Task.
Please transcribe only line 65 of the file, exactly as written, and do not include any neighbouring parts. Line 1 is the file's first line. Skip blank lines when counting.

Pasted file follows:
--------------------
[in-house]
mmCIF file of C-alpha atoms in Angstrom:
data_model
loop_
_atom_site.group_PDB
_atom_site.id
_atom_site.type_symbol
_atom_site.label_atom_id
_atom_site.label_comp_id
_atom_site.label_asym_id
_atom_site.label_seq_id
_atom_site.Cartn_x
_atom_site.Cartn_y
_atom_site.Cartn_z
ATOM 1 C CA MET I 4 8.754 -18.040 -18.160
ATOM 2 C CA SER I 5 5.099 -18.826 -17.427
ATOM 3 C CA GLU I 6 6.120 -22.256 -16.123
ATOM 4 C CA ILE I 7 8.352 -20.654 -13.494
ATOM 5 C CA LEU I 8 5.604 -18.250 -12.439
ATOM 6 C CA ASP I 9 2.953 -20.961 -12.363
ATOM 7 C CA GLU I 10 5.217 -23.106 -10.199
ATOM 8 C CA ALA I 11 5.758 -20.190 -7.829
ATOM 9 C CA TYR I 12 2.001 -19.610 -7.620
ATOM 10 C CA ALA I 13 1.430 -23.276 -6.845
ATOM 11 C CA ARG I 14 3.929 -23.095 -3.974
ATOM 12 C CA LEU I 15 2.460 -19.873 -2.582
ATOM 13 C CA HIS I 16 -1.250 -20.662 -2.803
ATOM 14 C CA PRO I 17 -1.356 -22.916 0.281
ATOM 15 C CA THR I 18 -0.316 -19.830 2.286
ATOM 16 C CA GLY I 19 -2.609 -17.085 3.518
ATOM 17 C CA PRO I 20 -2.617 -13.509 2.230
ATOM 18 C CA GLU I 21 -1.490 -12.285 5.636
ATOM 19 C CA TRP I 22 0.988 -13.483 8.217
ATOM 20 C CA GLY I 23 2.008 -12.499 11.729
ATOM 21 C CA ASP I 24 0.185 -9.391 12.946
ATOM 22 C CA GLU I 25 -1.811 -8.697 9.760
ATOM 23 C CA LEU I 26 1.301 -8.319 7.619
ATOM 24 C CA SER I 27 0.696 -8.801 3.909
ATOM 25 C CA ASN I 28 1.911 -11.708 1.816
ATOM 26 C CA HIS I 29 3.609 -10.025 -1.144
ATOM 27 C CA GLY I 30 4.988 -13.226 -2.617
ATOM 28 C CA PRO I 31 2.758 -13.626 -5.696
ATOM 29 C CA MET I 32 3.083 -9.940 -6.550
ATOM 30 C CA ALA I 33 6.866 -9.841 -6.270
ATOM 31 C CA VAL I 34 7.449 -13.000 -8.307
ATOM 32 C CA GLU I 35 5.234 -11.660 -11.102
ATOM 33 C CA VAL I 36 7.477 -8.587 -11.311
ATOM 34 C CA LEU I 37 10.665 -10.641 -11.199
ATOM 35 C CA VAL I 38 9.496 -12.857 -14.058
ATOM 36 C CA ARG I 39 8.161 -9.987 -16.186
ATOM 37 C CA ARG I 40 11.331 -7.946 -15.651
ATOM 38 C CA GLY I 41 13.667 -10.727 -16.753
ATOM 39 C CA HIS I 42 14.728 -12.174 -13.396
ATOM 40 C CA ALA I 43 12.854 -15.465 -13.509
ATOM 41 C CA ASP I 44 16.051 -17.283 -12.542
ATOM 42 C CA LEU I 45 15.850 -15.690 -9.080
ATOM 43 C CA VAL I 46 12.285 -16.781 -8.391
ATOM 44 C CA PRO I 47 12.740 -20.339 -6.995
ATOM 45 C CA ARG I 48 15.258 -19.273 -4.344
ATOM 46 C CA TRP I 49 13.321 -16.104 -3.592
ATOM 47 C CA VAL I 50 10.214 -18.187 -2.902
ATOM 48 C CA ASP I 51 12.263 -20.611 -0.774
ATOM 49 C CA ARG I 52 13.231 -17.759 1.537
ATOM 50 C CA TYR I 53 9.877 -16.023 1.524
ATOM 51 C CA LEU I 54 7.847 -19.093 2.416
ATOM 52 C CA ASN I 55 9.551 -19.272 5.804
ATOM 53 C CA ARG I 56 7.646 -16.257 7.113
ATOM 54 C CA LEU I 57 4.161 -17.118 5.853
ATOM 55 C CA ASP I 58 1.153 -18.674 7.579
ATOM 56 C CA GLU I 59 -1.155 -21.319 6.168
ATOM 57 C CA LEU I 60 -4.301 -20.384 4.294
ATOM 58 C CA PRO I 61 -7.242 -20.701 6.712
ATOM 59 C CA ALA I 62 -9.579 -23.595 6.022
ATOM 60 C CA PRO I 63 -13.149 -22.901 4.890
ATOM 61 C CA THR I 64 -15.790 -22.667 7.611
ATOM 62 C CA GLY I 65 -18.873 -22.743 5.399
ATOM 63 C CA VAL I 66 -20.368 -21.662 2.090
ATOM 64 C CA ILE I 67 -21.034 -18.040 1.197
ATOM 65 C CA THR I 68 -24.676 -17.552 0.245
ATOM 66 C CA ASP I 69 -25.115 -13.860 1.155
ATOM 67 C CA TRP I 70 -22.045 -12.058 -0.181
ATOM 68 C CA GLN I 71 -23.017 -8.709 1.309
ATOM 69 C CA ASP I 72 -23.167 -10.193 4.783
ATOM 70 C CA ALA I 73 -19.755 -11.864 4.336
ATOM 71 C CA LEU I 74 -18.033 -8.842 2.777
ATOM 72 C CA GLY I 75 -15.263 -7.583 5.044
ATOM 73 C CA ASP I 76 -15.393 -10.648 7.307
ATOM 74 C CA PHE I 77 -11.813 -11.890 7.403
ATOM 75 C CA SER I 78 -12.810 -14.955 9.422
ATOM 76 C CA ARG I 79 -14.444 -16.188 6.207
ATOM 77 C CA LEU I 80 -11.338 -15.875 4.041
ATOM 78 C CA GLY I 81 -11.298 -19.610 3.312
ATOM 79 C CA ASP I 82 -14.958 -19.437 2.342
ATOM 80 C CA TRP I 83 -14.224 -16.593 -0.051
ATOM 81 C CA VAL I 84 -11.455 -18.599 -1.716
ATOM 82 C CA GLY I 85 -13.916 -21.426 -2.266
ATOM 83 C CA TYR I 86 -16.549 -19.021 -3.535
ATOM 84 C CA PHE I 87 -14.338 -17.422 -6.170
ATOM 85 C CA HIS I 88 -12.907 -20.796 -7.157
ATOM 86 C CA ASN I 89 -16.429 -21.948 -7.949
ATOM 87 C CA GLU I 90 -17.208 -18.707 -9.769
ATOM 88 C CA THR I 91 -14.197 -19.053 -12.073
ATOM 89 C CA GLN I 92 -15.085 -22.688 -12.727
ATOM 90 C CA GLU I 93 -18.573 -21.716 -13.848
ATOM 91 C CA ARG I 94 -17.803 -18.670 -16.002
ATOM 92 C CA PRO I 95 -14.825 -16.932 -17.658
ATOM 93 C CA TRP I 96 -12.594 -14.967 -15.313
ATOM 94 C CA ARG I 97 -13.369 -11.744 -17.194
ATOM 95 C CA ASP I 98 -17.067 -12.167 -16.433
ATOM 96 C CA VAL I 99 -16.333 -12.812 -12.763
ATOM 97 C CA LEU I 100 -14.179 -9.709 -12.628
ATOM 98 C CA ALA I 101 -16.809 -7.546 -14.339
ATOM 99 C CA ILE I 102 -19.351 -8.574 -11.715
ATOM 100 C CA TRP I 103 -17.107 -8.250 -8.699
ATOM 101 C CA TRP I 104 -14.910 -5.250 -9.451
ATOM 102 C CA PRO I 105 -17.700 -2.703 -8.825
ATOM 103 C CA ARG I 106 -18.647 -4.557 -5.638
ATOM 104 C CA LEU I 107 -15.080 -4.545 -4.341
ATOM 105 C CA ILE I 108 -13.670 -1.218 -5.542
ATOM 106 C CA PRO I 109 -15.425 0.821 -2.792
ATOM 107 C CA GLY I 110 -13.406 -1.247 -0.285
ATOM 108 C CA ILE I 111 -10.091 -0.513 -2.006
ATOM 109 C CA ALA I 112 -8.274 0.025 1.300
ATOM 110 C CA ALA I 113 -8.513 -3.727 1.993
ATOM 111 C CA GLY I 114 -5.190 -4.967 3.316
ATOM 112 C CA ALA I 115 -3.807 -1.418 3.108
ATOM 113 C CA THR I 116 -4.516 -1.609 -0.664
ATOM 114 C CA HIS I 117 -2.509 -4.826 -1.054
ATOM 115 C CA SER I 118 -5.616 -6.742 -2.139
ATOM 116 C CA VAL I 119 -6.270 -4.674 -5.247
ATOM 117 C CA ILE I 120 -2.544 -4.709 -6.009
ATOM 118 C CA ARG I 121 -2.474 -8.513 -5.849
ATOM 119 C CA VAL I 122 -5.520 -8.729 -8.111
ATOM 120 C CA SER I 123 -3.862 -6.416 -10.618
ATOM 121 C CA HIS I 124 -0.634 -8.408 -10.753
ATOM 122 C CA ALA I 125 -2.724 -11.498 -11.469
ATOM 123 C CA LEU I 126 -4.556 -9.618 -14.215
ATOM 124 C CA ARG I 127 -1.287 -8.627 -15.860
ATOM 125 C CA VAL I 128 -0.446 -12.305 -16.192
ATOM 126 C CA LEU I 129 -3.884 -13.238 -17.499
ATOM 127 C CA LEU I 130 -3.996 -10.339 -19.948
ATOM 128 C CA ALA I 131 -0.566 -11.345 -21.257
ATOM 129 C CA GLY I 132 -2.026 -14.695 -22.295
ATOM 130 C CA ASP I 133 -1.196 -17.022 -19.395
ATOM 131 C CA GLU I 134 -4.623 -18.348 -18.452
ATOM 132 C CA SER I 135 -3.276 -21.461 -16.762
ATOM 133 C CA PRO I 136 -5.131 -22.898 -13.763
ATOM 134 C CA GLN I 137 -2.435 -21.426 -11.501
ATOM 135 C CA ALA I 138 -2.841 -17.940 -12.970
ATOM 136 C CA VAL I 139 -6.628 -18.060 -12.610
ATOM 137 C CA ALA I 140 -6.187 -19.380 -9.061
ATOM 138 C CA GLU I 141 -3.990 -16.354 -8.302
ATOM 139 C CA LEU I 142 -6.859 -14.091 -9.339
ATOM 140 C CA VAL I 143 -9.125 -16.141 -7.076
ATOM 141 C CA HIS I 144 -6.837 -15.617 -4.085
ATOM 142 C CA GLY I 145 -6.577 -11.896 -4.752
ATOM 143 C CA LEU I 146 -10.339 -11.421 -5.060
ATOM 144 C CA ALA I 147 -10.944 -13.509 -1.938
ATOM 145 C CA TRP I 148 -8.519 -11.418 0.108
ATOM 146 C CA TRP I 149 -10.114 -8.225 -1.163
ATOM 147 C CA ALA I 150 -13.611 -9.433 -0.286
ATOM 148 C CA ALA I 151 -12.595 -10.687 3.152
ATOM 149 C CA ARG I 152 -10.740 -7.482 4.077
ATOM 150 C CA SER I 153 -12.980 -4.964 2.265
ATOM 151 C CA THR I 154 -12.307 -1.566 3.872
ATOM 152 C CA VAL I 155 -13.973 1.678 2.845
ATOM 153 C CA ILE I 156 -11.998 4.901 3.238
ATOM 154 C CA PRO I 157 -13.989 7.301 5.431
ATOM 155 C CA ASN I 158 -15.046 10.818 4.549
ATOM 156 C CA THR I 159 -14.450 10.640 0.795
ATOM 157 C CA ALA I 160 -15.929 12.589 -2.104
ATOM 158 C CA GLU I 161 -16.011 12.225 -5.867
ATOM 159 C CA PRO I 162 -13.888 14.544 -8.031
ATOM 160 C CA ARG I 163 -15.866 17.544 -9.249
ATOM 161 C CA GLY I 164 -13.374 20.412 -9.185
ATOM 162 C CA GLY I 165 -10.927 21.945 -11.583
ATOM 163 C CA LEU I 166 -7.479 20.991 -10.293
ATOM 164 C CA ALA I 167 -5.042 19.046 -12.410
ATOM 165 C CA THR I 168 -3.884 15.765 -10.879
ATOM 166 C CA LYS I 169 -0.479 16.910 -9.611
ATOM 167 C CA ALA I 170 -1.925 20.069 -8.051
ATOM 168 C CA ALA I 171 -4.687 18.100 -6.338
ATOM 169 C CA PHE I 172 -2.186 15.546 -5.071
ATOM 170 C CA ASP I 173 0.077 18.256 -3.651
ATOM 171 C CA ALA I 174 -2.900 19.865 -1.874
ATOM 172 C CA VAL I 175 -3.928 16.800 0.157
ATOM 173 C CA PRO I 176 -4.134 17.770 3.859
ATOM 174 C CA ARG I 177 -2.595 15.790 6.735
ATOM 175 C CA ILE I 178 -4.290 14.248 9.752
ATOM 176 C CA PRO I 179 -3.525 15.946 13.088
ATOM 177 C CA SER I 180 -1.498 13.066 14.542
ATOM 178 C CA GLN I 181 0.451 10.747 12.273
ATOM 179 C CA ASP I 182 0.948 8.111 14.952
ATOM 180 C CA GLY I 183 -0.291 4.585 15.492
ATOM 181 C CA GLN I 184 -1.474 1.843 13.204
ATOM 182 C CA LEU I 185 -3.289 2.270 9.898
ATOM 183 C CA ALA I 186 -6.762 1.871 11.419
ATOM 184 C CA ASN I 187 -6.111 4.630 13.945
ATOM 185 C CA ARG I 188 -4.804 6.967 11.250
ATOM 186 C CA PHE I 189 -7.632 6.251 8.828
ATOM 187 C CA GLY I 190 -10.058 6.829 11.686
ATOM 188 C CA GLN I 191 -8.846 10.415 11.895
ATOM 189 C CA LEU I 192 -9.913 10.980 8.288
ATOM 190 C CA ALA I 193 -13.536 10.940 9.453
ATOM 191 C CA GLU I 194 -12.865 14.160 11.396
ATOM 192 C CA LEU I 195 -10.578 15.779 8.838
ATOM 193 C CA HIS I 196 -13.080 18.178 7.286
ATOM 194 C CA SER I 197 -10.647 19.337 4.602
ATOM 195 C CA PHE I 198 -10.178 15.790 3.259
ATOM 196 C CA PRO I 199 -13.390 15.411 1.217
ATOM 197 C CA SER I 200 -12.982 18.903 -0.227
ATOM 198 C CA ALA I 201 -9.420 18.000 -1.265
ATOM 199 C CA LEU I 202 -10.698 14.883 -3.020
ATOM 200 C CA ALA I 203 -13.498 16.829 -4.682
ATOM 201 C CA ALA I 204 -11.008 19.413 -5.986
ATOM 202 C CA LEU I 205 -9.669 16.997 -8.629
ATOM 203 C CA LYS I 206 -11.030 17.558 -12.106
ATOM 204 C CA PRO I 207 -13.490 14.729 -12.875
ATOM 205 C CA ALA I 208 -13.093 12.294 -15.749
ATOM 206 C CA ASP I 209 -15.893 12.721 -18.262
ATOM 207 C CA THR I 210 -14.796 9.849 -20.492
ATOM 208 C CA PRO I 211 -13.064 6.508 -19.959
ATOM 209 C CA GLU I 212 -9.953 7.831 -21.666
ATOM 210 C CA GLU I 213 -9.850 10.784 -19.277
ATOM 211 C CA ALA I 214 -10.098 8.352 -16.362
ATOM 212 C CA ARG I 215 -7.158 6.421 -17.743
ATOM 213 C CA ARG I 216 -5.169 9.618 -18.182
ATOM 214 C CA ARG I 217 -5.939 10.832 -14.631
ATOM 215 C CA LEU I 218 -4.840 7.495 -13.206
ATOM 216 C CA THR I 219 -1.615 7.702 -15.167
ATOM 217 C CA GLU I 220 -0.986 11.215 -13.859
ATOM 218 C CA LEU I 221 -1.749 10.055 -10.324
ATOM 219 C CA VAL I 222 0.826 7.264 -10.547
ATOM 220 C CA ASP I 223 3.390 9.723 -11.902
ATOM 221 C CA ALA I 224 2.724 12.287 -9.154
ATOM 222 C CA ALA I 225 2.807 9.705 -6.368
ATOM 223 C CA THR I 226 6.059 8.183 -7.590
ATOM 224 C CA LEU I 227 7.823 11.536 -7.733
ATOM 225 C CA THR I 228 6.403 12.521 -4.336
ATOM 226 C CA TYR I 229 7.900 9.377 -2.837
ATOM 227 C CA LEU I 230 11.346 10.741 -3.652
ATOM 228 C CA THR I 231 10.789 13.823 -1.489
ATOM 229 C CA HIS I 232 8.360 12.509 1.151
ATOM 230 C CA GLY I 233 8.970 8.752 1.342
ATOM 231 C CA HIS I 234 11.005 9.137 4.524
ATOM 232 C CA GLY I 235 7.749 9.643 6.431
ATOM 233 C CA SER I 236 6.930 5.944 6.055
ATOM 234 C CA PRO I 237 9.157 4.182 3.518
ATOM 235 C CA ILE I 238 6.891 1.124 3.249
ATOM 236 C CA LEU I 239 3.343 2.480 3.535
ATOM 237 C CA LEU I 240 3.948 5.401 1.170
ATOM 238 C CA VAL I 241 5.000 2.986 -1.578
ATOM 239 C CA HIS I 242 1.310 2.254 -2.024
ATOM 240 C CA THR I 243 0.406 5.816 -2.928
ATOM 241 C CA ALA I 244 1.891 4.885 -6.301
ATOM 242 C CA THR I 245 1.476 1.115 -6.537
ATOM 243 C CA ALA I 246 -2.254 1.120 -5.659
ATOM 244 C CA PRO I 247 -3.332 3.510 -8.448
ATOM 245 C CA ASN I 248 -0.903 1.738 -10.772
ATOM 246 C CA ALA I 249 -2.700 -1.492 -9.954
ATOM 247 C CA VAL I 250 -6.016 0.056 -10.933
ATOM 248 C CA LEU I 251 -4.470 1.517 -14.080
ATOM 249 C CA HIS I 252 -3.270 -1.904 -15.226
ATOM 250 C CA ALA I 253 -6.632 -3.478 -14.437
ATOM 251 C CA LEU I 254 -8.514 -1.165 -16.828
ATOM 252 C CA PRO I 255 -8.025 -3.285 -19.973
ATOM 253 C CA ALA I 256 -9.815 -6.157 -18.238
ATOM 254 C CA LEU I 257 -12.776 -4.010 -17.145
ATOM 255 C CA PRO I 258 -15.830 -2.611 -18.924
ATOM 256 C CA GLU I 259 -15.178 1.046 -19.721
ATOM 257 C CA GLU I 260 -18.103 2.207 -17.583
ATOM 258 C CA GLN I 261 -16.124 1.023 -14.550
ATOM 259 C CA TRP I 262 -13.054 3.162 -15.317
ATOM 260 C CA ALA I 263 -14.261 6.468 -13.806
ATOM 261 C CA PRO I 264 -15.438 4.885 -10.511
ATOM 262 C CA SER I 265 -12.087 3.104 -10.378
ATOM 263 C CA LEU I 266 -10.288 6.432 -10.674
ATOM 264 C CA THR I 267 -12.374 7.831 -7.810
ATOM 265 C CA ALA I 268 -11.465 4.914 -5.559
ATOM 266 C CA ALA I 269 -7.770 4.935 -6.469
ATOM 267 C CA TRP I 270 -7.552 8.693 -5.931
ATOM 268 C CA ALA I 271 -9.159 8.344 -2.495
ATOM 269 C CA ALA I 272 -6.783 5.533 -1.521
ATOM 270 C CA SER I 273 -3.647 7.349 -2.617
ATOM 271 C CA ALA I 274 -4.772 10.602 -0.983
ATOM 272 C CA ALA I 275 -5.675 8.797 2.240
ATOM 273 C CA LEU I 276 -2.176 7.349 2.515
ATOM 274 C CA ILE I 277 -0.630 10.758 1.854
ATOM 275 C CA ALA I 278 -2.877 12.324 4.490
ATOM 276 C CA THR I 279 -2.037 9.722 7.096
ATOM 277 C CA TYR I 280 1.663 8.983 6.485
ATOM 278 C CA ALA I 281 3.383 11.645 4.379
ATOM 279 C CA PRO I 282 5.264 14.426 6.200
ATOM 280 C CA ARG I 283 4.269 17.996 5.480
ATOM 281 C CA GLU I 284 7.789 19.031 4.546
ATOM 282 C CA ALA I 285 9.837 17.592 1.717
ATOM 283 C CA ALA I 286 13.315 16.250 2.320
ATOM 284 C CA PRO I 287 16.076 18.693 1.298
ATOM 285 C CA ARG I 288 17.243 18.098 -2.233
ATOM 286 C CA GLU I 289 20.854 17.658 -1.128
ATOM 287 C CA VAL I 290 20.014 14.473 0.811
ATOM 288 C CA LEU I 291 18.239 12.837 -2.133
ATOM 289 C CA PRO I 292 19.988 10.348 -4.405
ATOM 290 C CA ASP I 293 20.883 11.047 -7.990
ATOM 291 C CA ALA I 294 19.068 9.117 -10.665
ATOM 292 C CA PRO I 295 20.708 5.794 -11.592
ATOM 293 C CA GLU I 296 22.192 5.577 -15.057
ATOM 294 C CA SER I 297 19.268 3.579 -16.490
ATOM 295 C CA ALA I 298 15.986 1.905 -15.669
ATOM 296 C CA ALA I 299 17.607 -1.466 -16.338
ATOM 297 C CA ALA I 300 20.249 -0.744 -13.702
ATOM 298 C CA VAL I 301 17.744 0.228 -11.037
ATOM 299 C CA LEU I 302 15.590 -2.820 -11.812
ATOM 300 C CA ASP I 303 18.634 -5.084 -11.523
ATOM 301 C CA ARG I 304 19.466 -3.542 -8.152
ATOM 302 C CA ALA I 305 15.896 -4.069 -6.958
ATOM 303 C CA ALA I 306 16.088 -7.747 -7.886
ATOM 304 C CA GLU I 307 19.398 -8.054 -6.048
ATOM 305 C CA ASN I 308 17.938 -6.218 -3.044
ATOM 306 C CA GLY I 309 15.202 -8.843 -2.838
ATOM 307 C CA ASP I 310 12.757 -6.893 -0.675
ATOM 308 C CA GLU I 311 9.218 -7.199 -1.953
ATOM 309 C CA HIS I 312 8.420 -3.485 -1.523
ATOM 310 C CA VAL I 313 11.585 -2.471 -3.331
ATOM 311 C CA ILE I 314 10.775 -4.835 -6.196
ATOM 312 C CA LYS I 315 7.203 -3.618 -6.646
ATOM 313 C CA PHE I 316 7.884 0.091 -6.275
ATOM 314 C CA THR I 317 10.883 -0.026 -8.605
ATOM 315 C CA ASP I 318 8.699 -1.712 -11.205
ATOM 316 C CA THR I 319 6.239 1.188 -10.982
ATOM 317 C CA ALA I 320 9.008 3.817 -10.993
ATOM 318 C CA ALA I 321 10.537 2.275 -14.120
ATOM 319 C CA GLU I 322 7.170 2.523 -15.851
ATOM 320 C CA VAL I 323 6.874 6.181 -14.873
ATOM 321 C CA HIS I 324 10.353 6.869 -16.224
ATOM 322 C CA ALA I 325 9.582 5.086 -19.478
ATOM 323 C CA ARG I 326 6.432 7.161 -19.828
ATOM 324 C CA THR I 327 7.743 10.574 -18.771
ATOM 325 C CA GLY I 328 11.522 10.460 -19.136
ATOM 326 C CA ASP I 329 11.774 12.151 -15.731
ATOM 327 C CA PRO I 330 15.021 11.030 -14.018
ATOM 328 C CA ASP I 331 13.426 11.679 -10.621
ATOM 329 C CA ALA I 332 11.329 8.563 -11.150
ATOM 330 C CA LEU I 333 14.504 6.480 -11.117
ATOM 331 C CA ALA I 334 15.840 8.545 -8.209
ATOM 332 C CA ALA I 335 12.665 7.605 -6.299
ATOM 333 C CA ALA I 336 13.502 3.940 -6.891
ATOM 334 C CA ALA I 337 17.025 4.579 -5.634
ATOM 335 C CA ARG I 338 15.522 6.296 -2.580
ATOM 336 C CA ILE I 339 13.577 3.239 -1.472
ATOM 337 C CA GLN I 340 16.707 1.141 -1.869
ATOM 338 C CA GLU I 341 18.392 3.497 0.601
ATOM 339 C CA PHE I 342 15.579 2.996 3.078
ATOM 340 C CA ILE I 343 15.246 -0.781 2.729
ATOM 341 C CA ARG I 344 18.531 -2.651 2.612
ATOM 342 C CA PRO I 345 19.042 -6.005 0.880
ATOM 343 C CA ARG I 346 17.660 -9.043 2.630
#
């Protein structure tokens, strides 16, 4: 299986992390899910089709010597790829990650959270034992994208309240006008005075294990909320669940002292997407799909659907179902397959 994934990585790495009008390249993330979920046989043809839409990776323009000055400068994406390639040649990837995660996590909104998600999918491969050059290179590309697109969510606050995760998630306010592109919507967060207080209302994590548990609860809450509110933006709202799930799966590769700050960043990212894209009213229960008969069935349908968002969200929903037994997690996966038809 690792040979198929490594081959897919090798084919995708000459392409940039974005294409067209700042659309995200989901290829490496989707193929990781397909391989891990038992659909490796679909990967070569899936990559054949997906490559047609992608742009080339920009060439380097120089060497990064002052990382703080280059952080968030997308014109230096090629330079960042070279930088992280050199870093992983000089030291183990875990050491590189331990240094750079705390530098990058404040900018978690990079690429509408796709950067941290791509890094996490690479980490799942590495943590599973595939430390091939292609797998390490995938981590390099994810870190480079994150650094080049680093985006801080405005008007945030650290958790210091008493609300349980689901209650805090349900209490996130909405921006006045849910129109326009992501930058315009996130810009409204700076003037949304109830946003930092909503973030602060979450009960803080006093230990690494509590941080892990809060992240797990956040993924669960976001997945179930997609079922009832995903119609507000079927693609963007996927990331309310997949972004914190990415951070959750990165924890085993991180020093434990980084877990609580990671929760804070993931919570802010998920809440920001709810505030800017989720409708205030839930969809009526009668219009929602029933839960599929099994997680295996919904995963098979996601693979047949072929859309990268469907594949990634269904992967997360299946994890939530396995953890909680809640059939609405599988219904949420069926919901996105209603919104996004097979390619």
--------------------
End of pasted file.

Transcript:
ATOM 51 C CA LEU I 54 7.847 -19.093 2.416